Blood drawThe Challenges and Opportunities of Prospective Longitudinal Studies

Is it possible to accelerate the future?

What is exciting about working in the field of clinical molecular diagnostics is its promise of real impact on human health. Yet the path from biomarker discovery to an FDA-approved test in general use is a long and painstaking process: not only the technology and all of its underpinnings have to be proven reliable and reproducible, they also have to be proven to provide a clinical benefit.

In the parlance of the molecular diagnostic industry, it has to not only have analytical validity, it has to also have clinical validity, and more so clinical utility.

Analytical validity, clinical validity, and clinical utility

Some definitions are in order: analytical validity is the ability of a test to detect and measure the marker of interest – it could be DNA, RNA, protein or even a metabolite. How repeatable is this test when you perform it a number of times on the same sample? How reproducible is this test under different conditions, such as different equipment and different operators? How sensitive is this test under a variety of samples that have been through all the pre-analytic variability that naturally arise?

For clinical validity, is the biomarker being tested clearly associated with a disease or a response to treatment? The answer to this question involves clinical performance, including sensitivity (‘rule-in’ those who test positive for the disease or condition), specificity (‘rule-out’ those who test negative), and positive and negative predictive values (PPV, NPV) are derived from a combination of sensitivity, specificity, and prevalence of the condition. (For more details and examples see Wikipedia.)

It should be noted here that for clinical validity measurements, sensitivity and specificity can be estimated from case-control studies, while PPV and NPV values need a cross-sectional, population-based study in order to include prevalence in a population at a given point in time.

For clinical utility, that is where the true difference of a diagnostic test is measured against metrics of patient health. Does the test improve patient outcome or improve quality of life? Will the test confirm or change the diagnosis of a patient’s condition? Will it change clinical intervention? And for genetic tests, the diagnostic test may have familial and social impacts regarding the identification of at-risk family members or ethnicities.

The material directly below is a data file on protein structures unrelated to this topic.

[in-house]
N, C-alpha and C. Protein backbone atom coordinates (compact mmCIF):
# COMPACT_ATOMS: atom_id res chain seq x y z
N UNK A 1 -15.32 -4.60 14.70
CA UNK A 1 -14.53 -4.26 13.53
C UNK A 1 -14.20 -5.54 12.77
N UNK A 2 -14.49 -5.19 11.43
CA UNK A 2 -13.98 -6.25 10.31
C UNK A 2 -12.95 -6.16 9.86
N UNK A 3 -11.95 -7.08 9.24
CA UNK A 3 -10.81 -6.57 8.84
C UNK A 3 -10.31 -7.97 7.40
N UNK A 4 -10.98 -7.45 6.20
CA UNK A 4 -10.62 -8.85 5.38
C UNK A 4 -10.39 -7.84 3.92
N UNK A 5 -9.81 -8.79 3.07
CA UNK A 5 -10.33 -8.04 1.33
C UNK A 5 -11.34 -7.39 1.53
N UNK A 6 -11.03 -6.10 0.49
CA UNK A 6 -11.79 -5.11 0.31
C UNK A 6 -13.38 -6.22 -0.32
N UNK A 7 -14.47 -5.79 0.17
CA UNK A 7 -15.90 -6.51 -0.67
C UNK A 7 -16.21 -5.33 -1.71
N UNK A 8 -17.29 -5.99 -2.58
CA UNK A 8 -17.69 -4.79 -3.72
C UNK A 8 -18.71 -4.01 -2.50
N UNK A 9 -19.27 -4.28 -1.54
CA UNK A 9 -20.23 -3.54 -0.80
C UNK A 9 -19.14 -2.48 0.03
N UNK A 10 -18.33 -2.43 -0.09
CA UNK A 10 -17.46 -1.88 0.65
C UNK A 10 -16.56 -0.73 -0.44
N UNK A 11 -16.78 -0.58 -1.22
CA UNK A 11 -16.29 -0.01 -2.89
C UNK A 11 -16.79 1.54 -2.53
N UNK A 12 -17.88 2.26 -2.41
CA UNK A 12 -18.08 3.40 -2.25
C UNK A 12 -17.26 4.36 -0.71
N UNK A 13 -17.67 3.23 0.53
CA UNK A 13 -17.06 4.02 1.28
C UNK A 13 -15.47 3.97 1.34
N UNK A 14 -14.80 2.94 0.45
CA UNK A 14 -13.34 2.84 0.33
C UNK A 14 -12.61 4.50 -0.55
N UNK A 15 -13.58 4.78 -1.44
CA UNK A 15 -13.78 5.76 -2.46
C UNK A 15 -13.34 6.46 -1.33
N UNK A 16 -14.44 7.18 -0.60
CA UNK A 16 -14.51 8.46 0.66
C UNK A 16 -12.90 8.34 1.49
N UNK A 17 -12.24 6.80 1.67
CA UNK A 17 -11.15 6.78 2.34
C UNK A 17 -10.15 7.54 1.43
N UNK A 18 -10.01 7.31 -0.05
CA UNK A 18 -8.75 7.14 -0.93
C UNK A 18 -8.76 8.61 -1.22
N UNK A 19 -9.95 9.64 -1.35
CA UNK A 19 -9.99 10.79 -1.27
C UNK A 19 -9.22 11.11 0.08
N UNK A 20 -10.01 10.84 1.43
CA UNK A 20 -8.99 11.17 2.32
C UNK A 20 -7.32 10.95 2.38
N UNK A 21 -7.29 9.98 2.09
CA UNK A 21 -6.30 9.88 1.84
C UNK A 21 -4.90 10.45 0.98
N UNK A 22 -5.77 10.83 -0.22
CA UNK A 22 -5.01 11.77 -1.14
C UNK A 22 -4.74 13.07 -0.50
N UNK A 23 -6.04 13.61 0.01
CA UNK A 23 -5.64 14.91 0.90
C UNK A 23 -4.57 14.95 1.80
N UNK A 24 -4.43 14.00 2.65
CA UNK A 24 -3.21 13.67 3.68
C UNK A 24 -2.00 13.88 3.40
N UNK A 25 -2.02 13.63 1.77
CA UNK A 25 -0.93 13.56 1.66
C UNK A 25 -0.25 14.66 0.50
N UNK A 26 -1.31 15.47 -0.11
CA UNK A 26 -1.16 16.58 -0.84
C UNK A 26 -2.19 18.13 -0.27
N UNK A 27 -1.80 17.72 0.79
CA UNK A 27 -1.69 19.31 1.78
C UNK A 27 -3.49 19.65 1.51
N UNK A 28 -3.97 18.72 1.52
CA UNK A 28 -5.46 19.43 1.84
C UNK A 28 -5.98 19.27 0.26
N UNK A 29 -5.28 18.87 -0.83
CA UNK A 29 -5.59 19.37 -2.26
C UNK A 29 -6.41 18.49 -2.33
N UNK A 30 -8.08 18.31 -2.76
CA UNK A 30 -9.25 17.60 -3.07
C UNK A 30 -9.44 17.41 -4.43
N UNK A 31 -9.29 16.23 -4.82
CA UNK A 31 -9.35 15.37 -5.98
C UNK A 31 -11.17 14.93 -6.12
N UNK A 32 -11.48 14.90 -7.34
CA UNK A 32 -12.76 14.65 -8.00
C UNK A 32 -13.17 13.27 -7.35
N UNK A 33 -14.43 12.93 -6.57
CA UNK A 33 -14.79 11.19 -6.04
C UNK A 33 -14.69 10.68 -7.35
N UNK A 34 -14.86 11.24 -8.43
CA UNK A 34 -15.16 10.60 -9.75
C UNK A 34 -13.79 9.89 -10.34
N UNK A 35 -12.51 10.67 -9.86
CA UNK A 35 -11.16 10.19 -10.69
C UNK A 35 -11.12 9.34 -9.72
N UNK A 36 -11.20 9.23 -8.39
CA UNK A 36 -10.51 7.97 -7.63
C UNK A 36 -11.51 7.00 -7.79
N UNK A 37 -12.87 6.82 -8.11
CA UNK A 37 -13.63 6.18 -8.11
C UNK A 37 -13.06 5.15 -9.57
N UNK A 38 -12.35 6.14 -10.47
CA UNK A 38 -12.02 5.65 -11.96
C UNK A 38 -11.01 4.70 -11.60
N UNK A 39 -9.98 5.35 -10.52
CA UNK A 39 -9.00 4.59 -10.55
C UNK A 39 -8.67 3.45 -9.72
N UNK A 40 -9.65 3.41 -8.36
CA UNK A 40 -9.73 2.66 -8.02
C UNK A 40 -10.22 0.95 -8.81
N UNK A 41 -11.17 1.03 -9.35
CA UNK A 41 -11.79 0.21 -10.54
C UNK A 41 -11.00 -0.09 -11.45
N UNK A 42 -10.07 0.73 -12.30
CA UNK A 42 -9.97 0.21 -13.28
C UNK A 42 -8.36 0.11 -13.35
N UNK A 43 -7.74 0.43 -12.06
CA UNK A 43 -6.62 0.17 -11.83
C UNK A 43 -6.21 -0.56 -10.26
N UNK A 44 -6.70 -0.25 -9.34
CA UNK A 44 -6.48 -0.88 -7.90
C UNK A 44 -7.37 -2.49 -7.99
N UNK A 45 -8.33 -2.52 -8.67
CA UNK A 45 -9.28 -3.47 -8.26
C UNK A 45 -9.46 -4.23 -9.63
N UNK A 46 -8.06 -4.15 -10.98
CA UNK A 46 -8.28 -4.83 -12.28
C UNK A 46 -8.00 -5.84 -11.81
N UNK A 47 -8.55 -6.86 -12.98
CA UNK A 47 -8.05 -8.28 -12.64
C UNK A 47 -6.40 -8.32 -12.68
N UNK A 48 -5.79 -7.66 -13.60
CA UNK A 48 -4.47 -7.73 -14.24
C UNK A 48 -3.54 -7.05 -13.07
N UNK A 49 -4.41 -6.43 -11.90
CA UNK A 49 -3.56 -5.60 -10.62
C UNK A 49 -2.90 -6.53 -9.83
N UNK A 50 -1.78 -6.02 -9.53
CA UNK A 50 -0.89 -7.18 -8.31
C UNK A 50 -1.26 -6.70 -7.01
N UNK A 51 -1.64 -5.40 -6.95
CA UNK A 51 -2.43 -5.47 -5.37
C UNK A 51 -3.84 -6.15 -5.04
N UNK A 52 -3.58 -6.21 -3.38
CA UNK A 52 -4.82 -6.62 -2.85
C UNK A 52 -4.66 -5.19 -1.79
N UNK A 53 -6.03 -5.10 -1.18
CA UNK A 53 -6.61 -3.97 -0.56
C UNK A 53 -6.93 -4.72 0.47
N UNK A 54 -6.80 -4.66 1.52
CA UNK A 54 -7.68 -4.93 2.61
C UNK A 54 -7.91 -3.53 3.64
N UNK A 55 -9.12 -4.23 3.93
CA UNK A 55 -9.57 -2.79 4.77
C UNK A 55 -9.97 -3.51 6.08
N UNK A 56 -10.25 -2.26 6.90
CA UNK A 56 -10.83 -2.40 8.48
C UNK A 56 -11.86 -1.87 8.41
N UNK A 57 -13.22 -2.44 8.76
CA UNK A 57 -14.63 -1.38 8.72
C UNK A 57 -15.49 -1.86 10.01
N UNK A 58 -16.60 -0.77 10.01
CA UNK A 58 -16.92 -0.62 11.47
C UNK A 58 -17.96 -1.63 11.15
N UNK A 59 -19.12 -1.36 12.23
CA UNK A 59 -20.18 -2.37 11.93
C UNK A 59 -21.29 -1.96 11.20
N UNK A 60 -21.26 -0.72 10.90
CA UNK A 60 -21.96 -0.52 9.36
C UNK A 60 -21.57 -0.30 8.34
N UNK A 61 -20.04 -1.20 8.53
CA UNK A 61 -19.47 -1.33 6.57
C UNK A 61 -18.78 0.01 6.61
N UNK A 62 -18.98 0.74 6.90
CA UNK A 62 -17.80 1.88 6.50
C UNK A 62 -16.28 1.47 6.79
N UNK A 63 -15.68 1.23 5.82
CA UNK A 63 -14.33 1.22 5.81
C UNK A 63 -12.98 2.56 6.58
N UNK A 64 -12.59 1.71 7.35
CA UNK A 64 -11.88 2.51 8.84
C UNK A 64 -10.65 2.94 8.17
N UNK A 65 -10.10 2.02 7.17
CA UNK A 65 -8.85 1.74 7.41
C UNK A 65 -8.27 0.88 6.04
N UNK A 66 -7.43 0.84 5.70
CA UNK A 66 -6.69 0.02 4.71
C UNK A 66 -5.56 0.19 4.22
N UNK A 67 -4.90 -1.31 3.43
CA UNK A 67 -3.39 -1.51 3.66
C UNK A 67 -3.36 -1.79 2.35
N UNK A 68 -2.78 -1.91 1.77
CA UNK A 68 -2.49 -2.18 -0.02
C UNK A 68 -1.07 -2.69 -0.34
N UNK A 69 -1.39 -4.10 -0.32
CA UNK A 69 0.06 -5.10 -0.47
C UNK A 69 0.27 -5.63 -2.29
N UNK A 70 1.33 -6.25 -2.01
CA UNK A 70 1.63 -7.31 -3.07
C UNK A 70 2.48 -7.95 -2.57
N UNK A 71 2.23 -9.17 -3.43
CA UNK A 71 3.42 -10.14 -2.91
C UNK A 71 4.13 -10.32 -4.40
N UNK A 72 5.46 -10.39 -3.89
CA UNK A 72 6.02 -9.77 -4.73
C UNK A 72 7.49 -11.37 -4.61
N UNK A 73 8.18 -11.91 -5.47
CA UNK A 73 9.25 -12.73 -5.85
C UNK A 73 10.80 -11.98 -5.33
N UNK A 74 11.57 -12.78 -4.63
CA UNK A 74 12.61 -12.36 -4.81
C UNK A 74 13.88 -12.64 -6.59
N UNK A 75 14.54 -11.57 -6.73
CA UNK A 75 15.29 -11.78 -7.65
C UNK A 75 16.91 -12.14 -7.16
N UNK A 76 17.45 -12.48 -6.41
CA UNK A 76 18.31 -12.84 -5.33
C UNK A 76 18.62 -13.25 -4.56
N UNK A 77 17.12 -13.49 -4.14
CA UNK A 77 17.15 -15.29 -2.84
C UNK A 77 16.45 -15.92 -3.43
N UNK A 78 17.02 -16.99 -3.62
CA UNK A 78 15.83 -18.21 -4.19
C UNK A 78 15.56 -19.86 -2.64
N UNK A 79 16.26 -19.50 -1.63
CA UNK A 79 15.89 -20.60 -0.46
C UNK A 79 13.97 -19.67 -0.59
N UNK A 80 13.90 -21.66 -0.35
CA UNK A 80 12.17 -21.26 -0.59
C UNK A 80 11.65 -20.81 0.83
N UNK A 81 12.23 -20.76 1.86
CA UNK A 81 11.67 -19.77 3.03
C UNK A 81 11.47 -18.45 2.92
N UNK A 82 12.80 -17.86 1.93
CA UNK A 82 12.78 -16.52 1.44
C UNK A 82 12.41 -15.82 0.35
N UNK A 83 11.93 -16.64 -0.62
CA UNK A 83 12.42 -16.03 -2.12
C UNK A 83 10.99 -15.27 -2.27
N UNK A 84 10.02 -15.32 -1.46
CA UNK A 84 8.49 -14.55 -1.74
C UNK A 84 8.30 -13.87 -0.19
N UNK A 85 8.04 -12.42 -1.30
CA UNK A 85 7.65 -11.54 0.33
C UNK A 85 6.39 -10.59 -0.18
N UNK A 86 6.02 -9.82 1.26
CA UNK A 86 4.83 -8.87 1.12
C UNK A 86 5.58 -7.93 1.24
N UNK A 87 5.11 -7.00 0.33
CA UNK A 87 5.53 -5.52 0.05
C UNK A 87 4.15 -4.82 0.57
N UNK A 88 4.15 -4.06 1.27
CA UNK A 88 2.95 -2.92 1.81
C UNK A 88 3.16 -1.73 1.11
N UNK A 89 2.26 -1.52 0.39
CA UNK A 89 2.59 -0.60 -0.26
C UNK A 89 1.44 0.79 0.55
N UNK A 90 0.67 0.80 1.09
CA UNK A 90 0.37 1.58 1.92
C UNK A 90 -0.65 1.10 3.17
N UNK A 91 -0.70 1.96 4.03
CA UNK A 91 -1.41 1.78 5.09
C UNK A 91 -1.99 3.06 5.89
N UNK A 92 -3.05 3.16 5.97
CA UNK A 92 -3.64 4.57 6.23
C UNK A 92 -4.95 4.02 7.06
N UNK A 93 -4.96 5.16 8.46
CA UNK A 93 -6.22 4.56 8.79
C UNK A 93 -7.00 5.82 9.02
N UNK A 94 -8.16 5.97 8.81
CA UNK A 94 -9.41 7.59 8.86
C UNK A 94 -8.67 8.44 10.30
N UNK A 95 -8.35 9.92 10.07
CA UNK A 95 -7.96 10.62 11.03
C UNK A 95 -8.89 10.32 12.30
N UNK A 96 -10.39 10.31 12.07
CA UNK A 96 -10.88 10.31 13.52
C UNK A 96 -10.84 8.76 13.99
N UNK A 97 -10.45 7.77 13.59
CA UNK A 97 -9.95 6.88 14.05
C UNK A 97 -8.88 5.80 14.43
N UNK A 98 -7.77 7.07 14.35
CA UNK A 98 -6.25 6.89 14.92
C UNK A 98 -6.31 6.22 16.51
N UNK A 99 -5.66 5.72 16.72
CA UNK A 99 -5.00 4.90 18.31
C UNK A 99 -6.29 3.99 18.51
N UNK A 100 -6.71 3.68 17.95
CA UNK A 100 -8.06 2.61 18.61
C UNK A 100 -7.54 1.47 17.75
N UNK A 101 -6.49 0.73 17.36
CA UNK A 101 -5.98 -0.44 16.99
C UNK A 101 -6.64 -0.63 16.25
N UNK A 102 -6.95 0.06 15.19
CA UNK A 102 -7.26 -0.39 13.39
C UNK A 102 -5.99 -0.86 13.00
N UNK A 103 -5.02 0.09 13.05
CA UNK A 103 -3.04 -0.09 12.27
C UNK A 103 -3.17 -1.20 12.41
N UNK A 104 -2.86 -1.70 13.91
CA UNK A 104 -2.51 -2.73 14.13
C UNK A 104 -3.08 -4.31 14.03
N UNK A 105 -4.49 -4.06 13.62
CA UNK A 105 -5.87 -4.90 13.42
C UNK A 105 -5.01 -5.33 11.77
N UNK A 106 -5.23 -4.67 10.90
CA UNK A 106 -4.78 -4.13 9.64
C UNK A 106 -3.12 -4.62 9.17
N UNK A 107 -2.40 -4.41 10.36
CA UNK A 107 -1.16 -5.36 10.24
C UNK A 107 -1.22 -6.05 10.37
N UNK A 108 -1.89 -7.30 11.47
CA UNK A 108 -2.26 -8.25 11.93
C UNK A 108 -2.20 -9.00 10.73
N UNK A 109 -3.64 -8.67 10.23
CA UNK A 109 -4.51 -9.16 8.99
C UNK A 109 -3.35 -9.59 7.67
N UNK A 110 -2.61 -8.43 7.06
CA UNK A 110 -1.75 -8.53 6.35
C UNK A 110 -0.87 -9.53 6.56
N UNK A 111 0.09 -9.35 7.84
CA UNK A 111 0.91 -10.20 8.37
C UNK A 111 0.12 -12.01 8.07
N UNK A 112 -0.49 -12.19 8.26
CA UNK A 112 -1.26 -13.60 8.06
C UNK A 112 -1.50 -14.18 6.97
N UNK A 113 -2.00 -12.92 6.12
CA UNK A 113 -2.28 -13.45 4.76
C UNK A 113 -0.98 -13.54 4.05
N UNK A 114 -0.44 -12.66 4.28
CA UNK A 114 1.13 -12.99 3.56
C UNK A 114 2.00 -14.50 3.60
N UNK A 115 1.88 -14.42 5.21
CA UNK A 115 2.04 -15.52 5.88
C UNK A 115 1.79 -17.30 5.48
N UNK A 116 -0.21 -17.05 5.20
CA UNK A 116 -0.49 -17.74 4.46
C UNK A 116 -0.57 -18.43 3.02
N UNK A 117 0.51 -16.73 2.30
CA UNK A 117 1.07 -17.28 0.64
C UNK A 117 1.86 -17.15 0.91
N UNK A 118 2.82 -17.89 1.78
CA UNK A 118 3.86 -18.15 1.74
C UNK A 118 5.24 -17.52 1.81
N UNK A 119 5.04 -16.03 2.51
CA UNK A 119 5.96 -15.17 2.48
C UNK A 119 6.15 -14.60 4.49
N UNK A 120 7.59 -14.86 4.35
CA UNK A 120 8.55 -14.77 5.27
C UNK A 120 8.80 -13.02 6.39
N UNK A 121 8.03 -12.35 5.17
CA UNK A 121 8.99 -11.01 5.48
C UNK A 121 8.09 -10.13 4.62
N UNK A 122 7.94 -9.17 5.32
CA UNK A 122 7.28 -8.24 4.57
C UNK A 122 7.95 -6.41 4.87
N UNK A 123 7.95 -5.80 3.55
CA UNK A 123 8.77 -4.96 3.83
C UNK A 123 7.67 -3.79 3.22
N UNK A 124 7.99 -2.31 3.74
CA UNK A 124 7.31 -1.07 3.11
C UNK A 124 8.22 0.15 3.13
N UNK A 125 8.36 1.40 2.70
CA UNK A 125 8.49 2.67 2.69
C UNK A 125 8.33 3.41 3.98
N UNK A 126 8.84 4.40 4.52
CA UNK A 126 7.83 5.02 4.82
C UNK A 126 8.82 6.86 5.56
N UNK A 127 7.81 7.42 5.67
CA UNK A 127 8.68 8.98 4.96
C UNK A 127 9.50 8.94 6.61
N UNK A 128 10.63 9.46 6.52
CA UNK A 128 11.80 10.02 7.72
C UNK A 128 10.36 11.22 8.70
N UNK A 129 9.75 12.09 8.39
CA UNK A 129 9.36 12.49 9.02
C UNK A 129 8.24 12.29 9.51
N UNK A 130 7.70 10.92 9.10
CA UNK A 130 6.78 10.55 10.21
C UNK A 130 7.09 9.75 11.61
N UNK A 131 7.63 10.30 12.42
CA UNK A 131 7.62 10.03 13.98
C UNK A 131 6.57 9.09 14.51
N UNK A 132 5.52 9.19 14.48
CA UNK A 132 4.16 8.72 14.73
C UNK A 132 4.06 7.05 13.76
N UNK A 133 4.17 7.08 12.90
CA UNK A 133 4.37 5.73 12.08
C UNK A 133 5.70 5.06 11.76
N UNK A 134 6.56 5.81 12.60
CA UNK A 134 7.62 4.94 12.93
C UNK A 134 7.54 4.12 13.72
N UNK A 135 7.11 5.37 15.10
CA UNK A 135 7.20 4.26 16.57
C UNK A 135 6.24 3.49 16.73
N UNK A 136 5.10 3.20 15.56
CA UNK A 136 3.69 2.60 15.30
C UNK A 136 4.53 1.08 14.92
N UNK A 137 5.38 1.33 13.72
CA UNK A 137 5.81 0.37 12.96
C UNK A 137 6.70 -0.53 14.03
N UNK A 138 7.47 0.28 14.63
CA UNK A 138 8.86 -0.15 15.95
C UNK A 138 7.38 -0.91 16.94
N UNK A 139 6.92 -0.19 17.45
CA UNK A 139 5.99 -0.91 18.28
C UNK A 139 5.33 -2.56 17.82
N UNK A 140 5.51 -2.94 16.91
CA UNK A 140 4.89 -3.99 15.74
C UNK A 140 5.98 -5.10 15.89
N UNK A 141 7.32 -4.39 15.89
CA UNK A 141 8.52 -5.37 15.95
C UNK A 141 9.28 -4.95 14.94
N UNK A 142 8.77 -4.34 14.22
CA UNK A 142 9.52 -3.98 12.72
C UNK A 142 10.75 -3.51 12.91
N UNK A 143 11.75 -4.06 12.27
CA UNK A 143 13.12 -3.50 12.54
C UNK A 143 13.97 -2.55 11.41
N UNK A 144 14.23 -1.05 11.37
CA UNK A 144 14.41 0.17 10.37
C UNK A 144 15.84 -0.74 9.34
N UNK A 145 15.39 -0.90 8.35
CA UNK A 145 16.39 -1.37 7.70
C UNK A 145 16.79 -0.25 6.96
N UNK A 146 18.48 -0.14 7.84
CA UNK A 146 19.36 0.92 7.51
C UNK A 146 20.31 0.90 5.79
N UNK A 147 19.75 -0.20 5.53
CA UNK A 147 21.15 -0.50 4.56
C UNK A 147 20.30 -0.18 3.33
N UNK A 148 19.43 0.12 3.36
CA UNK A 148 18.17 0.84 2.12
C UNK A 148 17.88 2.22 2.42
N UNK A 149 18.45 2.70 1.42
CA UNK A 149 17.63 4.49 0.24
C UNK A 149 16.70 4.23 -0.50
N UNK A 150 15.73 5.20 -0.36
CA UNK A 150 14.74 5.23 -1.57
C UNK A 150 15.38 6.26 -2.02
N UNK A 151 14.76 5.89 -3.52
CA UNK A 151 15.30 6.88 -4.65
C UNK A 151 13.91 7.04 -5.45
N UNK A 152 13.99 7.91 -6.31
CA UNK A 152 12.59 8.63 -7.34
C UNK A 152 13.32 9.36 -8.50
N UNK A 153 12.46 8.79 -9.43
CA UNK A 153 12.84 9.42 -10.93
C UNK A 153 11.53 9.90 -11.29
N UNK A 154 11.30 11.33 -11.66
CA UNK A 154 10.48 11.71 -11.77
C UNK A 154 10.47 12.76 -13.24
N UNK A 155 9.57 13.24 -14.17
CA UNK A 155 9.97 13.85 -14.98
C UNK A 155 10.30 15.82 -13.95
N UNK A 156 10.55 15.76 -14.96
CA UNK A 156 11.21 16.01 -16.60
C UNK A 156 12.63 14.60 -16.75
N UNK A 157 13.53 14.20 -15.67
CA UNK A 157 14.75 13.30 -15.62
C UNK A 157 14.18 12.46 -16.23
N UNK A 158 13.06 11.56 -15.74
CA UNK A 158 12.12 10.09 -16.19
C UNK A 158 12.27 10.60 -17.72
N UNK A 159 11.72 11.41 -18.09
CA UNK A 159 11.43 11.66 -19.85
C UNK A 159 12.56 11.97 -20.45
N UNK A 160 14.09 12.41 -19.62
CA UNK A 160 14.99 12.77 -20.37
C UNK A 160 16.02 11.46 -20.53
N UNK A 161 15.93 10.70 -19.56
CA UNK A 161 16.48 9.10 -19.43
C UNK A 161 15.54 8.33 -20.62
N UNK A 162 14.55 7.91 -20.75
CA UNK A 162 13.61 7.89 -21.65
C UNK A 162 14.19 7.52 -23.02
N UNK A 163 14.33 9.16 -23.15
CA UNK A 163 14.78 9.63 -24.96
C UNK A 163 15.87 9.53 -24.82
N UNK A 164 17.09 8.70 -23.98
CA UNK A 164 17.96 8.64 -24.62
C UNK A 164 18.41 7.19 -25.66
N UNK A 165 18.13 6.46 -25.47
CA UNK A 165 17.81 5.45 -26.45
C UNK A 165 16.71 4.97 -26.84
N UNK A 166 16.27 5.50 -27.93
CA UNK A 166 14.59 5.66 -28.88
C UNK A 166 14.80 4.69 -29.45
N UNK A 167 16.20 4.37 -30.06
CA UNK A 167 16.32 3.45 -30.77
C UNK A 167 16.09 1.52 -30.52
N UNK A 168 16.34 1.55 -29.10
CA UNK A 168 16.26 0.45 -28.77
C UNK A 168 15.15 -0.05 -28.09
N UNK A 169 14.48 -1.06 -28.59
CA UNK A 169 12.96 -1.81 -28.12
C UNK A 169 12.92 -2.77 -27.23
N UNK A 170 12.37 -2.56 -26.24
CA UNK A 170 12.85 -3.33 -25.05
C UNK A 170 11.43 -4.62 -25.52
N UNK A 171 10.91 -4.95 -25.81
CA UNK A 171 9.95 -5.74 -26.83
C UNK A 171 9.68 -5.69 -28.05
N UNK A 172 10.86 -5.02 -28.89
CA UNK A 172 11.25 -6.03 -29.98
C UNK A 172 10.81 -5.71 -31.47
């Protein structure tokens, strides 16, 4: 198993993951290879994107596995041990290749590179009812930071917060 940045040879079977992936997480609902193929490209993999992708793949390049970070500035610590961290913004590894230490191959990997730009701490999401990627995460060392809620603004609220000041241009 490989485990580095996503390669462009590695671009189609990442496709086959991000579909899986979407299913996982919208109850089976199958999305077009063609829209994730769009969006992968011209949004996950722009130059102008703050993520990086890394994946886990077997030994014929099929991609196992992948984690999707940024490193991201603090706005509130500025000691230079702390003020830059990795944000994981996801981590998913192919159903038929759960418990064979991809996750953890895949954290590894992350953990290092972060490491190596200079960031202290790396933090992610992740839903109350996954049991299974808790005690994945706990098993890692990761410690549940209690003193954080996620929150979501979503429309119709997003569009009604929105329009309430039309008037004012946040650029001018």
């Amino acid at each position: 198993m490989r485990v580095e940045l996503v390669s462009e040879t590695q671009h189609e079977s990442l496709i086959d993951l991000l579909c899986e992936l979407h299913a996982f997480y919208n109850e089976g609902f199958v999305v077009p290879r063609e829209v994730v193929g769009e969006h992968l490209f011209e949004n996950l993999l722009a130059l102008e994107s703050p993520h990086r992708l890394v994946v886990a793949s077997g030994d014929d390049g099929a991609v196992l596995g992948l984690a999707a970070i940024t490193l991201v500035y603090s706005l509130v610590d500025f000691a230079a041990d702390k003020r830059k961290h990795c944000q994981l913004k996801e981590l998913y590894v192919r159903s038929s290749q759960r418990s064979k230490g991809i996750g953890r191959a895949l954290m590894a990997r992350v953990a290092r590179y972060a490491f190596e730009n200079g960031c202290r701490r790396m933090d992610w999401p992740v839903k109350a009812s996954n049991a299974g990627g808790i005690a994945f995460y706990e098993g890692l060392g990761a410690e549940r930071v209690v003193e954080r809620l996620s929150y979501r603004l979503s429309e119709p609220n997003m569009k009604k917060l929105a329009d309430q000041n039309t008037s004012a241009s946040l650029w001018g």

You can think of this as concentric circles of time and expense; the technical side is the first major step that takes time, effort and resources; the clinical validity takes even more time, effort and resources, and for clinical utility that is the final goal.

A public health debate on low-dose aspirin and cholesterol-lowering statins

It was a few years ago a debate began whether low-dose aspirin and cholesterol-lowering statins should be administered to the general public as a ‘wonder-drug cocktail’ to extend health and lifespan. For example, in 2015 a US Federal Task Force recommended daily low-dose aspirin for individuals at high-risk for disease with an additional benefit of potential benefit of reducing risk of colorectal cancer if taken for more than 10 years.

And for statins, way back in 2005 the results of large-scale clinical tests for cardiovascular health and cholesterol-lowering effects of statins measured an interesting positive side-effect: improving bone strength, reducing incidents of stroke, cancer and arthritis.

How can these two hypotheses, that low-dose aspirin combined with statins over a long period of time in humans, be tested?

Defining a Prospective Double-Blind Clinical Trial

Enter the prospective, double-blind clinical trial. A clinical trial is a study done in humans; double-blind means neither the researcher nor the patient-subject knows whether they are giving or receiving a placebo or an active agent being tested. In the context of diagnostics, the laboratory doing the testing is given blinded samples – that is, the laboratory testers do not know beforehand whether a given sample is ‘positive’ or ‘negative’ regarding the condition being tested.

And by prospective, this test is monitoring that patient-subject from one point in time to a given end-point, which in many cases is many years, and sometimes decades. The prominent example of a prospective study is the Framingham Heart Study, started in 1948 with 5,209 adults and continues with its third generation of participants.

Why clinical trials are expensive